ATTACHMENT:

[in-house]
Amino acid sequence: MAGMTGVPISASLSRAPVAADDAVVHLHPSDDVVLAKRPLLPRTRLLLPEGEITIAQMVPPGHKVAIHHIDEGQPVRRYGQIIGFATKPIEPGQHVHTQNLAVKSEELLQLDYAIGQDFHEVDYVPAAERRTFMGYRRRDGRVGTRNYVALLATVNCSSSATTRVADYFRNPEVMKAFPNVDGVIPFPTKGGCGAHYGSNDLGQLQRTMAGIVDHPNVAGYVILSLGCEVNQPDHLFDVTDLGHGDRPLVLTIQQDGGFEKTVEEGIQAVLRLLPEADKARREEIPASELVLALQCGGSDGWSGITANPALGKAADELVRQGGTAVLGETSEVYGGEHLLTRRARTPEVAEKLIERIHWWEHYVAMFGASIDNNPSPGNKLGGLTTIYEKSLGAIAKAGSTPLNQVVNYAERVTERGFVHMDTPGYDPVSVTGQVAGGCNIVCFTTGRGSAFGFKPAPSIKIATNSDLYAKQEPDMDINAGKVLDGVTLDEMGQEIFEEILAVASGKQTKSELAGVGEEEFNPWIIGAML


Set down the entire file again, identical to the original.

[in-house]
Amino acid sequence: MAGMTGVPISASLSRAPVAADDAVVHLHPSDDVVLAKRPLLPRTRLLLPEGEITIAQMVPPGHKVAIHHIDEGQPVRRYGQIIGFATKPIEPGQHVHTQNLAVKSEELLQLDYAIGQDFHEVDYVPAAERRTFMGYRRRDGRVGTRNYVALLATVNCSSSATTRVADYFRNPEVMKAFPNVDGVIPFPTKGGCGAHYGSNDLGQLQRTMAGIVDHPNVAGYVILSLGCEVNQPDHLFDVTDLGHGDRPLVLTIQQDGGFEKTVEEGIQAVLRLLPEADKARREEIPASELVLALQCGGSDGWSGITANPALGKAADELVRQGGTAVLGETSEVYGGEHLLTRRARTPEVAEKLIERIHWWEHYVAMFGASIDNNPSPGNKLGGLTTIYEKSLGAIAKAGSTPLNQVVNYAERVTERGFVHMDTPGYDPVSVTGQVAGGCNIVCFTTGRGSAFGFKPAPSIKIATNSDLYAKQEPDMDINAGKVLDGVTLDEMGQEIFEEILAVASGKQTKSELAGVGEEEFNPWIIGAML